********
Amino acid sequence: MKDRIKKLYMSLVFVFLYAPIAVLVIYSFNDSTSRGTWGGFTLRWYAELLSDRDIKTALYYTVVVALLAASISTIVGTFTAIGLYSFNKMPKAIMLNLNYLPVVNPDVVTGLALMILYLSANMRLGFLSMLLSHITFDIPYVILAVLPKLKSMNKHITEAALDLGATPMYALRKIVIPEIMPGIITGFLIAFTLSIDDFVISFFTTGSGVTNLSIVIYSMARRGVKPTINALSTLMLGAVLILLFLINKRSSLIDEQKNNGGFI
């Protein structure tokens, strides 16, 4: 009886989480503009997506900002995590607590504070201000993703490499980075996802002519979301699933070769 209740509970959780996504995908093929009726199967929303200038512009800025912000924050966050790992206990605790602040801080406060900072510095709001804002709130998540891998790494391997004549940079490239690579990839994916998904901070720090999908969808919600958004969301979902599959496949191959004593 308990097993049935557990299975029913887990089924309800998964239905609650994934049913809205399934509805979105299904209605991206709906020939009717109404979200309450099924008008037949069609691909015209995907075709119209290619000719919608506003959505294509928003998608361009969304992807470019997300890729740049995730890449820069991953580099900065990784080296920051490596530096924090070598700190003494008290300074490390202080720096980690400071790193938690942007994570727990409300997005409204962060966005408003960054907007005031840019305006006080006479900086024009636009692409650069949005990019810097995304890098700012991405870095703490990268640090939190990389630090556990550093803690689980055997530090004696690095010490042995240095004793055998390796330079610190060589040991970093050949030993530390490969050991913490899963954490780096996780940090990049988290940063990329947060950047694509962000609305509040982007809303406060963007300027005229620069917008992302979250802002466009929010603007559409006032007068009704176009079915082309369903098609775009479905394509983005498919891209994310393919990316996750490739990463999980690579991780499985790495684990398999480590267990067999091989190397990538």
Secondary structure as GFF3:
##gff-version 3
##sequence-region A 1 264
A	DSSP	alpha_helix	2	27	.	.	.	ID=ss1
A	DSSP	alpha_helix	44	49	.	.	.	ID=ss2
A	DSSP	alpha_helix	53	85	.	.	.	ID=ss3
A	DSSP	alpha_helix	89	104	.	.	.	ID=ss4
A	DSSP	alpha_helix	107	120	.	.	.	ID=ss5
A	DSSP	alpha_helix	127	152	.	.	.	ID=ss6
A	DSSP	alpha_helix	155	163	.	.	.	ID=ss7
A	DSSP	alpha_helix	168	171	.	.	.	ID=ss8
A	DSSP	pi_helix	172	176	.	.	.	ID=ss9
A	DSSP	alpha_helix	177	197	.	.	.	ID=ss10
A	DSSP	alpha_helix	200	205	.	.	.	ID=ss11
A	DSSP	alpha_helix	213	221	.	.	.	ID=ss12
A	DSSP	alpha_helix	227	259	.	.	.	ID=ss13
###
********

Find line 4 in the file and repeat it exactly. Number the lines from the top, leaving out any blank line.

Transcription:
##gff-version 3